Sunday, December 22, 2013


Giacomo Antonio Domenico Michele Secondo Maria Puccini 
(22 December 1858 – 29 November 1924)

This post-romantic singer and organist pioneered the verismo style to become one of the greatest Italian operatic composers of all time.   Puccini  came from a long family line that held the position of maestro di cappella of the Cattedrale di San Martino in Lucca for one hundred and twenty-four years.  When his father Michele died, Giacomo inherited his postion; but he was only six years old and unable to fulfill the requirements.  He continued to study music and served in the choir and as a substitute organist; but, after hearing Verdi’s Aida, he decided that he wanted to compose operas.  Along with a few other Italian composers of the time, he embraced  the naturalism of influential writers of the late 19th-century utilizing realistic depictions of lower class everyday life, rejecting the grandiose historical and mythical subjects of Romanticism.   He went on to become one of the greatest composers of opera that Italy has ever seen, second only to Verdi.  When he died from complications of throat cancer a month before his sixty-sixth birthday, he left over four million dollars to his progeny.  Puccini expressed:    "Inspiration is an awakening, a quickening of all man's faculties, and it is manifested in all high artistic achievements."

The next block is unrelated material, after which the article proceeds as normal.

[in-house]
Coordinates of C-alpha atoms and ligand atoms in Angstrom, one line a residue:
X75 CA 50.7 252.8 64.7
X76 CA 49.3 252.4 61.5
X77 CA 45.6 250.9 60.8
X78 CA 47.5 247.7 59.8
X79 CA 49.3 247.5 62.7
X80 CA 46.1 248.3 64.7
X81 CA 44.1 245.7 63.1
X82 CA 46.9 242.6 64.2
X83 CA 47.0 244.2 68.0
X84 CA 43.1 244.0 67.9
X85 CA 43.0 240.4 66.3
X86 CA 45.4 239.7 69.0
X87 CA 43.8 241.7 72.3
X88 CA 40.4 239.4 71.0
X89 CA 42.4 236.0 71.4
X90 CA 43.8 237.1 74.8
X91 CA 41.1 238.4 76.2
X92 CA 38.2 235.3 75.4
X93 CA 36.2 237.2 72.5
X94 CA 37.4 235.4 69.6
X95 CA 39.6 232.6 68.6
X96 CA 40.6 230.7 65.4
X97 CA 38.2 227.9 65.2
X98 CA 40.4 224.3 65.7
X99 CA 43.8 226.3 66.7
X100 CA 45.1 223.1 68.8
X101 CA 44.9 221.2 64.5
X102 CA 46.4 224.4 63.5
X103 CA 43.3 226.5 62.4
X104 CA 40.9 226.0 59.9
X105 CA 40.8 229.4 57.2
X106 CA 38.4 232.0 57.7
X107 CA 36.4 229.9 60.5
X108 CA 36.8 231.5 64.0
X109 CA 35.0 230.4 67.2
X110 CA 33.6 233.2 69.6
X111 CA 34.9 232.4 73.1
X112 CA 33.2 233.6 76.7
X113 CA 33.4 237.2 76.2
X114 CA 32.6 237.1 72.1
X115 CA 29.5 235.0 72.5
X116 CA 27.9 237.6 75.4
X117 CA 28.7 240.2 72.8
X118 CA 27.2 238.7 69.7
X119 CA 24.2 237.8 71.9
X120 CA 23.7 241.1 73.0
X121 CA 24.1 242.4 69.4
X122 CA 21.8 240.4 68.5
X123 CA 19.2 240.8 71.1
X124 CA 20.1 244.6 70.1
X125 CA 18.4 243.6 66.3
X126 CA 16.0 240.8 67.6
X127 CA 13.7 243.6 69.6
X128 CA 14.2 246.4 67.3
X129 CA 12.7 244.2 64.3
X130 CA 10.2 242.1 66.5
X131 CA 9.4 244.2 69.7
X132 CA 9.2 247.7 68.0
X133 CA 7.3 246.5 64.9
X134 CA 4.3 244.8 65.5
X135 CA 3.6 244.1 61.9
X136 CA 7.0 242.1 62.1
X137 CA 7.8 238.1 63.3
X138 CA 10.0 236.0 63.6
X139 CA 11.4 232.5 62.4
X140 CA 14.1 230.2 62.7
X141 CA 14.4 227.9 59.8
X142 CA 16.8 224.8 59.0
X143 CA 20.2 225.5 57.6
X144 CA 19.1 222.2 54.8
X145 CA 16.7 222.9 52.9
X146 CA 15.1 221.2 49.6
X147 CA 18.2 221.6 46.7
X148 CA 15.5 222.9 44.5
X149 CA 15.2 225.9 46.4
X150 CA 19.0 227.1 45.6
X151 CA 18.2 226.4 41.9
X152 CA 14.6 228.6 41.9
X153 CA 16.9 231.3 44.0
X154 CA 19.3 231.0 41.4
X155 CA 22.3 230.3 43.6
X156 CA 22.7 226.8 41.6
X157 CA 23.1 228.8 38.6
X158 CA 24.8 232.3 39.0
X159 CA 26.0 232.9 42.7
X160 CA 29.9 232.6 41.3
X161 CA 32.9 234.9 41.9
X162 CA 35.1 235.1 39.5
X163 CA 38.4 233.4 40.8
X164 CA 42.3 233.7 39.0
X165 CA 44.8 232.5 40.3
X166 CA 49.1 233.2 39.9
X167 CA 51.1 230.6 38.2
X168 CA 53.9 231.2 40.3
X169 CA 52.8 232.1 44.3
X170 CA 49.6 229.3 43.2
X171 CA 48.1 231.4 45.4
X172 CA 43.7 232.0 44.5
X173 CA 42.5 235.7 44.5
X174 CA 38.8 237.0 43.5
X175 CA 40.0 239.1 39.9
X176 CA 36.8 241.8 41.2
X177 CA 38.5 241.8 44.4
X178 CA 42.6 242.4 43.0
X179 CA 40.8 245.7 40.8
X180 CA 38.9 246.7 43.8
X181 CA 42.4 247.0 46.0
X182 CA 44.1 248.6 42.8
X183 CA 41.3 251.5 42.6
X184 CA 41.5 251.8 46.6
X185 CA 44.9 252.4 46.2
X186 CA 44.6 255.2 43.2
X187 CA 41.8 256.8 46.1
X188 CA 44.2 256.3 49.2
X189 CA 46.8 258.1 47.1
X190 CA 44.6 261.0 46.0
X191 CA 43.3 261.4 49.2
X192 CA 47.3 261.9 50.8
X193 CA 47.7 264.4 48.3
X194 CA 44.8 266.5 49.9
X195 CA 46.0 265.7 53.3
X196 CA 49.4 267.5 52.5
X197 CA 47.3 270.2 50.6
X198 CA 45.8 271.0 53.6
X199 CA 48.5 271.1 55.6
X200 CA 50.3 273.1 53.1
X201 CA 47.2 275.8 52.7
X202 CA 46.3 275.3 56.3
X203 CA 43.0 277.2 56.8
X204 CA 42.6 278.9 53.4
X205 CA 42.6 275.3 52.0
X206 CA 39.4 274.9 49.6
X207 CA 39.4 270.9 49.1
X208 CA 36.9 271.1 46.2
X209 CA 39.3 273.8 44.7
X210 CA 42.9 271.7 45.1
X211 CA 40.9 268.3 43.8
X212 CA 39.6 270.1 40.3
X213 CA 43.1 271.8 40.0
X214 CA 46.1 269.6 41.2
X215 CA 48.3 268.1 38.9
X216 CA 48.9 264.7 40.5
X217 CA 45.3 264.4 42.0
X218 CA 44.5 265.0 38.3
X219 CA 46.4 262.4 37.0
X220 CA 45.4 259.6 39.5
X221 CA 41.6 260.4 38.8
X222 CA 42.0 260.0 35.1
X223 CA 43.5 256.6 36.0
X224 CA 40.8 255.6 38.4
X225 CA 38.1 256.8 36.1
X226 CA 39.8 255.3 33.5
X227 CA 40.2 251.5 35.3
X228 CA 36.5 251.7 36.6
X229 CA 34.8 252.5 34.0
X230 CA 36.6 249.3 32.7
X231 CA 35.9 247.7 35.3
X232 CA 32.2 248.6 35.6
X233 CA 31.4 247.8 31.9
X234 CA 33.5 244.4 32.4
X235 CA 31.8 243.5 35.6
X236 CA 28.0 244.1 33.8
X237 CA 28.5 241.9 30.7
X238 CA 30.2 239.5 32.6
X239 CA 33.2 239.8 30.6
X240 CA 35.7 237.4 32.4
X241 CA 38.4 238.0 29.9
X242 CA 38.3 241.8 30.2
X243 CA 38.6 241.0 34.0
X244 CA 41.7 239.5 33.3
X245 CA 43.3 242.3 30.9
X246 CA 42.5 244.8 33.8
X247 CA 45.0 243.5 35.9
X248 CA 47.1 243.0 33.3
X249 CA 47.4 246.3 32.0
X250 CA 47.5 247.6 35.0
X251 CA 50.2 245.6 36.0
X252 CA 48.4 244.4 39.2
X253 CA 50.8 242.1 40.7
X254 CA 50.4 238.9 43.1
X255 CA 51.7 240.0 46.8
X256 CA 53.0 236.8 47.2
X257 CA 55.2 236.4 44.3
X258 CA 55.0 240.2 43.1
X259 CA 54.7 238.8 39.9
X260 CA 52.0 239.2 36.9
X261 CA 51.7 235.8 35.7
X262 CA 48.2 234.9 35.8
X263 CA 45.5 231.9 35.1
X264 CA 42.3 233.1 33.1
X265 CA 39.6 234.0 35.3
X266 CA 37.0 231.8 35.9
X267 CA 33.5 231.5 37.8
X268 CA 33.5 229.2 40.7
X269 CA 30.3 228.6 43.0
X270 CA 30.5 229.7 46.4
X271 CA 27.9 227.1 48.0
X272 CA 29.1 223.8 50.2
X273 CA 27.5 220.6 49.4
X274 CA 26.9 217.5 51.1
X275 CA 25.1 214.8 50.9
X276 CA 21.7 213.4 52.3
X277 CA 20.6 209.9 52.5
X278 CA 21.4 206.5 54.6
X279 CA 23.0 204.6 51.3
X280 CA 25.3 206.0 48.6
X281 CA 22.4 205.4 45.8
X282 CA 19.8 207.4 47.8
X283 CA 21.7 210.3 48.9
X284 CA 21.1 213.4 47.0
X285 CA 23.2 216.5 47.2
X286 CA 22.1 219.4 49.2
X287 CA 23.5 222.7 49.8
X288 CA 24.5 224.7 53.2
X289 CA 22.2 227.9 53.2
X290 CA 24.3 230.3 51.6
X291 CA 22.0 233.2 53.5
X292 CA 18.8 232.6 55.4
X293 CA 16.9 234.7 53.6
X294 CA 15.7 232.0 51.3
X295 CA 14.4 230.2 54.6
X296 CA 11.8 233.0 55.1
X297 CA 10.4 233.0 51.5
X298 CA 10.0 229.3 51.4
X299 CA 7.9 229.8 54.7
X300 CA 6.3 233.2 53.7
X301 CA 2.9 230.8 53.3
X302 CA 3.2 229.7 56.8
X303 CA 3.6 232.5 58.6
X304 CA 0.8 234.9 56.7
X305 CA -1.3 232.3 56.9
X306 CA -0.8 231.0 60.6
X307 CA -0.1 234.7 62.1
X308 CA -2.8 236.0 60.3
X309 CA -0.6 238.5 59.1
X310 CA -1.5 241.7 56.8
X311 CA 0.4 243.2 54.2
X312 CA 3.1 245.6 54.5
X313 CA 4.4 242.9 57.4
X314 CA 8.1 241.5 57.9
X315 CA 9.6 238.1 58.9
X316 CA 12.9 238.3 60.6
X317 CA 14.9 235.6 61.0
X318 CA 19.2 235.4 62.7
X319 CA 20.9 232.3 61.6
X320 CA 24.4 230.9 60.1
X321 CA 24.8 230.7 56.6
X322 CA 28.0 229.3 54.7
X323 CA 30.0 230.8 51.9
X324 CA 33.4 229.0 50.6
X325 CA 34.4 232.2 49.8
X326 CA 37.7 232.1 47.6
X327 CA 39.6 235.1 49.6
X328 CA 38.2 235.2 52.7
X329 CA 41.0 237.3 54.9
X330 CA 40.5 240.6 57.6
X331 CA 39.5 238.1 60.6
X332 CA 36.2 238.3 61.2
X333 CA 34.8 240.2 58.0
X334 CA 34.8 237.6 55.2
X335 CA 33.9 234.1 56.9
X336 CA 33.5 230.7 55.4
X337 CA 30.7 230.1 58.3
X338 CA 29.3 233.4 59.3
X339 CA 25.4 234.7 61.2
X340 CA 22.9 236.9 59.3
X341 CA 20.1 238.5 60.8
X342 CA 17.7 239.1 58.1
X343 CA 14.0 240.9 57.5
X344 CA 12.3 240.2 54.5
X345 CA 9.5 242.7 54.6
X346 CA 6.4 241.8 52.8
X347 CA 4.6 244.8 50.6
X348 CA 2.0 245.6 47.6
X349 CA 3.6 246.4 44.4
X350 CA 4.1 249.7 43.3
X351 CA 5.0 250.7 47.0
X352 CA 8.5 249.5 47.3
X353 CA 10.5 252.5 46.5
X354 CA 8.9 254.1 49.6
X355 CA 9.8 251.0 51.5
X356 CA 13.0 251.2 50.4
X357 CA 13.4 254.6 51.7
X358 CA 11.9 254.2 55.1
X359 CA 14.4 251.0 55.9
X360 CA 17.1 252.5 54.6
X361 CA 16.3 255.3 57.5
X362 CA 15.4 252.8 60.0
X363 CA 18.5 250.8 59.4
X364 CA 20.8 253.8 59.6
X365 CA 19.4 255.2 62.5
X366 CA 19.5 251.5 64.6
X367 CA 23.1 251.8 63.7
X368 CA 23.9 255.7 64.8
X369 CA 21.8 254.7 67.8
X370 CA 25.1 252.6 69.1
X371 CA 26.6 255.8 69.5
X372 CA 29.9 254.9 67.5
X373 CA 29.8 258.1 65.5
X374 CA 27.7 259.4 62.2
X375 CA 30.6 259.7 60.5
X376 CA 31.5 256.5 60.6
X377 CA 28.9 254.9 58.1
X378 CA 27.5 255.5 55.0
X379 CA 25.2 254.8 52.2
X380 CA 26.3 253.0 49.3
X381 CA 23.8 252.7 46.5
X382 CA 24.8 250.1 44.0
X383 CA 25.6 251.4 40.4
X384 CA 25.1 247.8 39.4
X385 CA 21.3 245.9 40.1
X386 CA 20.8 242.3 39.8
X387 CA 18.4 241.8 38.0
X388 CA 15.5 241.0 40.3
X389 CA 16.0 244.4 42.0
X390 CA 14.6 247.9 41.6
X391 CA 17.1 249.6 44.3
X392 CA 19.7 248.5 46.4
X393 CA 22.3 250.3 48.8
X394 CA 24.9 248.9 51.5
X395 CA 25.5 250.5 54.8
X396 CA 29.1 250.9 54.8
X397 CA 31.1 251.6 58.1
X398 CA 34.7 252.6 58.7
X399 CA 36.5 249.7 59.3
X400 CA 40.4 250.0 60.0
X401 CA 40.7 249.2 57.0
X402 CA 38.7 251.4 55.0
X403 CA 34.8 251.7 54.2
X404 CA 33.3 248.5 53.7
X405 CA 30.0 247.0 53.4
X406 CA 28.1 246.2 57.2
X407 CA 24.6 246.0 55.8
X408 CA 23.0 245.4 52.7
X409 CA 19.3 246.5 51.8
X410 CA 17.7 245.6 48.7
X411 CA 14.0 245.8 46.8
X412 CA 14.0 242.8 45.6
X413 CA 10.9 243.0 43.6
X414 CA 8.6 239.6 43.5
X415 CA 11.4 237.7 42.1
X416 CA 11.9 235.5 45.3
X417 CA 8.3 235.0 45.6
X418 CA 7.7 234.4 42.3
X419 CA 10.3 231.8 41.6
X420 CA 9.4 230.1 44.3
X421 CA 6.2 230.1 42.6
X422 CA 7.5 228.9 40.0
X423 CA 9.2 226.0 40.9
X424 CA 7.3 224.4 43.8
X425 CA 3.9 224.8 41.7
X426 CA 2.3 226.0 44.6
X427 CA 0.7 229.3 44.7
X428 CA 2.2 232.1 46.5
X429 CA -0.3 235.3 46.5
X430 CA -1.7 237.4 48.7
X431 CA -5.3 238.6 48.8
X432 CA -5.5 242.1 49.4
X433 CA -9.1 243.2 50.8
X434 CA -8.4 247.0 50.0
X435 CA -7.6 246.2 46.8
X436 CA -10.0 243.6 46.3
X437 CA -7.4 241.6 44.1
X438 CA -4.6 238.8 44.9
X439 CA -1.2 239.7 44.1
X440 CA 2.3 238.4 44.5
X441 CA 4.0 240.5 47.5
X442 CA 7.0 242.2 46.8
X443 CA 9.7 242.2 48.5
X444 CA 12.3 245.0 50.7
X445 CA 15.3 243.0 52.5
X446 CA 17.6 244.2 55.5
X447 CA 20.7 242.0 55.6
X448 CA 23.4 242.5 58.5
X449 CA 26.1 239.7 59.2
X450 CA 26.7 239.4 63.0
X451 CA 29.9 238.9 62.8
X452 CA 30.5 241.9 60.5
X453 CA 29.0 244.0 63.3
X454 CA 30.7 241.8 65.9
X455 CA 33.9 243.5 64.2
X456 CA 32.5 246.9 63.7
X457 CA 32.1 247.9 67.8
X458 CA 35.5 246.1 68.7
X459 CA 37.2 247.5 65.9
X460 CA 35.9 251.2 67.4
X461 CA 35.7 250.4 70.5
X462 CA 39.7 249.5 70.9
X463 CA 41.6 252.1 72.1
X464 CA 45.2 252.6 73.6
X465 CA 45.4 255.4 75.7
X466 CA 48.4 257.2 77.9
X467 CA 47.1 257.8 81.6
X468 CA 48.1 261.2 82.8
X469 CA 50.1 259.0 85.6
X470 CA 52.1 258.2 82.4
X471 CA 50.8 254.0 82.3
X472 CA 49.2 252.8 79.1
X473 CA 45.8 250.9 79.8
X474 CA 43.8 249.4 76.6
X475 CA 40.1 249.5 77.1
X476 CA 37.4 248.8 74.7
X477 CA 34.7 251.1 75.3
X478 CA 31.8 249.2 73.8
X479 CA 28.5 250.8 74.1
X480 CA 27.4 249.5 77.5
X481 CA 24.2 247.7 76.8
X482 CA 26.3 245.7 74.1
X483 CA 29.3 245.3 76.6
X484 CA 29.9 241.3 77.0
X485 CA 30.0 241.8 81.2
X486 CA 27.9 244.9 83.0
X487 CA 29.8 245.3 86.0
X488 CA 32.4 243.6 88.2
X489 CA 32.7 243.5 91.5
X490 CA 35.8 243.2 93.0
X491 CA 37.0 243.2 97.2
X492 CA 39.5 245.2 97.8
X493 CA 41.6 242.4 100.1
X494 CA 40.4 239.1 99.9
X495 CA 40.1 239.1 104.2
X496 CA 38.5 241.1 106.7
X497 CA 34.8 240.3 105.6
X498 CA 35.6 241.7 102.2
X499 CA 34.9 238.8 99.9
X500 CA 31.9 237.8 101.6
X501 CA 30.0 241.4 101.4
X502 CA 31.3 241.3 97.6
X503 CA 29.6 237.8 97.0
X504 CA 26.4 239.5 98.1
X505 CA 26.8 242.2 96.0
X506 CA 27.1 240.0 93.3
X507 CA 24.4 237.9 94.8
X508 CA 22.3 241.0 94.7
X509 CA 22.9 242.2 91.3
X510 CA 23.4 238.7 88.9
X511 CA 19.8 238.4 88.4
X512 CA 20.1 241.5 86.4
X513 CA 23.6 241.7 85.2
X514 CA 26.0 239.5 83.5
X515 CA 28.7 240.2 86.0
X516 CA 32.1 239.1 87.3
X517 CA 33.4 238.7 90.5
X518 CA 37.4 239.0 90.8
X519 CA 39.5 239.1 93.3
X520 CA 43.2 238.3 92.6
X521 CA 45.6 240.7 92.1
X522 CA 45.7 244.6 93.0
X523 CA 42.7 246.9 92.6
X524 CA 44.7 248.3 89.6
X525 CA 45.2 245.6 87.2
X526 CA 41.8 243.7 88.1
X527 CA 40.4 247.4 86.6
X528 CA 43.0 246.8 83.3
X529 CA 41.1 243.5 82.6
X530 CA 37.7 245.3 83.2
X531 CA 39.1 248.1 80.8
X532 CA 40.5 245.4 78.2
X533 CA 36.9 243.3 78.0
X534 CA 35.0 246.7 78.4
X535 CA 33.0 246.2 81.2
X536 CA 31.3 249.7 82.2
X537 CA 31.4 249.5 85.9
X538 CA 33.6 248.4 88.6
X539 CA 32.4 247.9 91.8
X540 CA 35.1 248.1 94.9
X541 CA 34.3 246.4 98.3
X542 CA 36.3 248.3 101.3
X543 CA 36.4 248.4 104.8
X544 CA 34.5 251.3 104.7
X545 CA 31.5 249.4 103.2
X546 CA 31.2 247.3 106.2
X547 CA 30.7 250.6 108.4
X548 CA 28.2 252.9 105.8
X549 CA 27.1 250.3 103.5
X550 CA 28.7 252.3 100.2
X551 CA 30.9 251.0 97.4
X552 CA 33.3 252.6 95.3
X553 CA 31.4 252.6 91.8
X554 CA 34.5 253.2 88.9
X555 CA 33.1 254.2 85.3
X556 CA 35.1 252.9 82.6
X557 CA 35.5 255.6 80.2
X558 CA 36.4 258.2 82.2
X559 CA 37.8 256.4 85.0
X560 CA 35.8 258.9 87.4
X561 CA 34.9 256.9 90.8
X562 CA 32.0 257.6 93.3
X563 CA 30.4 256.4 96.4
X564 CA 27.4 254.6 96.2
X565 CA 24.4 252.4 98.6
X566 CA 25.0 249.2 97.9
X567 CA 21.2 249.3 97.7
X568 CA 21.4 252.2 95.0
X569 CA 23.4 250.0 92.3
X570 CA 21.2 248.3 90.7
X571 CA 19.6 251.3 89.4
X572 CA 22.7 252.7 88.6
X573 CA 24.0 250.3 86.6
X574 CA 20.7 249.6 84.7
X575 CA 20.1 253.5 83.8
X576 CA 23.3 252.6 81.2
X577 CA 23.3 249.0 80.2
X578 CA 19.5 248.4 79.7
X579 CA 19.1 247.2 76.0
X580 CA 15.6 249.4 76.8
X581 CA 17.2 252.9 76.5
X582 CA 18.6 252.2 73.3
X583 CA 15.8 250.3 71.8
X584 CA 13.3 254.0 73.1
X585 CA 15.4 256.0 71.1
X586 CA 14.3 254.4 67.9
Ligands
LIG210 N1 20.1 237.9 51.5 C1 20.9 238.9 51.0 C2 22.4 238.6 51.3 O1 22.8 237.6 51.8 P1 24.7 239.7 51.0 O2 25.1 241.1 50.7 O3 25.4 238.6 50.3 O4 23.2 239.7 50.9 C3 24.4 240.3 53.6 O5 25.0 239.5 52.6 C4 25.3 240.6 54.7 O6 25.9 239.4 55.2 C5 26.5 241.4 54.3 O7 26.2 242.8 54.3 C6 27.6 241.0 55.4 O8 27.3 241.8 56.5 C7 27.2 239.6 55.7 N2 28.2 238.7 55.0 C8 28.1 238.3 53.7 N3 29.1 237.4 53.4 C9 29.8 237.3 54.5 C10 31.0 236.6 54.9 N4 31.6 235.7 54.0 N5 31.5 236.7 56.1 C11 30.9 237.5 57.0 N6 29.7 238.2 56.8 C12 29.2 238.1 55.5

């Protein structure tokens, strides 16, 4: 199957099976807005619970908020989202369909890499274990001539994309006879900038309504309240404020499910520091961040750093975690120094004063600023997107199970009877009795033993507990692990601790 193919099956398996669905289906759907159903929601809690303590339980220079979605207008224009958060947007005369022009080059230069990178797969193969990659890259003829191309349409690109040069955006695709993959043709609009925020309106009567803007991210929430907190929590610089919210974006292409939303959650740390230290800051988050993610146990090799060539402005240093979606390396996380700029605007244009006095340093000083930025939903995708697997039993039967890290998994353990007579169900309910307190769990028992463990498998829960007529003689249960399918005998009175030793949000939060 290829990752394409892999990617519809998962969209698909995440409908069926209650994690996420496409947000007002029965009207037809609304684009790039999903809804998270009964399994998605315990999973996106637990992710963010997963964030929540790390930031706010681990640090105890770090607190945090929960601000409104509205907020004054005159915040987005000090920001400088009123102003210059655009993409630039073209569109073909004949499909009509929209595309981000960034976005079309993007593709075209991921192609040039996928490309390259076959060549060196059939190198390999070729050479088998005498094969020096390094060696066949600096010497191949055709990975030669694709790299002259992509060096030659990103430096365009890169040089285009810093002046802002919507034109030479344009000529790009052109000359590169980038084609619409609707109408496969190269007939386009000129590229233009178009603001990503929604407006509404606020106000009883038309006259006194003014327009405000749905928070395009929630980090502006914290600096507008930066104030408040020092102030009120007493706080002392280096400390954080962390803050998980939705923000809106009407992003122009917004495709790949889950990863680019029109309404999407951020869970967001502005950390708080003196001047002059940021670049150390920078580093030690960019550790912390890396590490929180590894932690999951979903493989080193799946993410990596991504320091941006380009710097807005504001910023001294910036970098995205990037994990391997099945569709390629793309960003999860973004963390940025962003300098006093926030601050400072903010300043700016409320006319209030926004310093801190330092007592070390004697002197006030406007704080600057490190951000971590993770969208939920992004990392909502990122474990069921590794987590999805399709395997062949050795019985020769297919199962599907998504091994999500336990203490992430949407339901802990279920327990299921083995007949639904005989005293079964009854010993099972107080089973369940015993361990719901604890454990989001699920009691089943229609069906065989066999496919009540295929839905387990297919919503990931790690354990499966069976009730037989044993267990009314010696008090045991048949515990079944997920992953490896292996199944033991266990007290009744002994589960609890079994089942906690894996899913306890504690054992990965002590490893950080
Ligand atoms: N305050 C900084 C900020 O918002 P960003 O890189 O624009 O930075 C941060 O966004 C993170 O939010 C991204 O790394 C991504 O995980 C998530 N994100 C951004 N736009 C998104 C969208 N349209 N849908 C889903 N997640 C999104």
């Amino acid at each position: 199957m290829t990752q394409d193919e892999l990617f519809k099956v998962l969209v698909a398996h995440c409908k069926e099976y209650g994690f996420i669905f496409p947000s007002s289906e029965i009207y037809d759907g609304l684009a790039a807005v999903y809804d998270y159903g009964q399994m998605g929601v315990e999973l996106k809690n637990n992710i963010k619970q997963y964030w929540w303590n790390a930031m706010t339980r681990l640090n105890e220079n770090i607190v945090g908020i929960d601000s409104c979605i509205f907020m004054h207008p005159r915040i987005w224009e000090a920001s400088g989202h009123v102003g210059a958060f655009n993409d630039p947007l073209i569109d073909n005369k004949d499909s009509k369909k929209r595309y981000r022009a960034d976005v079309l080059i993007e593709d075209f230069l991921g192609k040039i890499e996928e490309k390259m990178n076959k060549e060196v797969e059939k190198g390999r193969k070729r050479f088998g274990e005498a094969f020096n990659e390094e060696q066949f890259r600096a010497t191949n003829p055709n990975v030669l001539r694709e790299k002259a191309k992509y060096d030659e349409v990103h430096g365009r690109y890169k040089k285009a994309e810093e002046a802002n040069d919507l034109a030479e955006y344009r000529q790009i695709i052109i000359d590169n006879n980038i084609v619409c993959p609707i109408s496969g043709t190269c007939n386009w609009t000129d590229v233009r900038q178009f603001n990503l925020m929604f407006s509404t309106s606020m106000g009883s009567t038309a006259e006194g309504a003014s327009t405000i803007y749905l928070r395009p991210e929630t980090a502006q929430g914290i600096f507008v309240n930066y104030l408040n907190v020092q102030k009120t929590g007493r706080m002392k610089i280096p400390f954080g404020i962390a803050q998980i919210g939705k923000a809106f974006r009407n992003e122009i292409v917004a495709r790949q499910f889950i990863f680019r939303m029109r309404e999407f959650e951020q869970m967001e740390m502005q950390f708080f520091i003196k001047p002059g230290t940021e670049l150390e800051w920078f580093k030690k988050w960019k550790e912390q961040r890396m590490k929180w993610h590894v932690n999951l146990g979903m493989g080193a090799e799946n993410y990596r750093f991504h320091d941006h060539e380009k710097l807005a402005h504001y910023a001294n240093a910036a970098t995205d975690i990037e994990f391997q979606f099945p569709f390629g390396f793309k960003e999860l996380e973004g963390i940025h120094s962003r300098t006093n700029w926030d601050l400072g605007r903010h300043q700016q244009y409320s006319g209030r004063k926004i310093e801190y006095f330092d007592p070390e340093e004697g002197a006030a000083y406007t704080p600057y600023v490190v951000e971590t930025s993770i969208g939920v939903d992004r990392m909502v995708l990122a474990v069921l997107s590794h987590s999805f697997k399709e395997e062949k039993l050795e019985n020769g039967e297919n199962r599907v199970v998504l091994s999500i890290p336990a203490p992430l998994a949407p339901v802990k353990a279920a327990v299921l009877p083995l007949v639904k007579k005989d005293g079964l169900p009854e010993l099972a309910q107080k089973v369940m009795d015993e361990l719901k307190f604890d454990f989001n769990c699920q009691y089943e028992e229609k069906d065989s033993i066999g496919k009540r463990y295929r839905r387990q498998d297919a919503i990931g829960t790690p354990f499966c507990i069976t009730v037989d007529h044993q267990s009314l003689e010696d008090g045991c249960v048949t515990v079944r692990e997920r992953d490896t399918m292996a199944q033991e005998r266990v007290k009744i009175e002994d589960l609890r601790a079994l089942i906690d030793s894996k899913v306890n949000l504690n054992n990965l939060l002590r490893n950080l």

Messa di Gloria

Gianni Schicchi  "O mio babbino caro"

Le villi

Manon Lescaut

La Bohème  "Che gelida manina"

La Bohème


Un bel dì (One fine day), from Madama Butterfly (Madam Butterfly).

La fanciulla del West (The Girl of the Golden West)

Nessun dorma (None shall sleep), from the opera Turandot.

No comments:

Post a Comment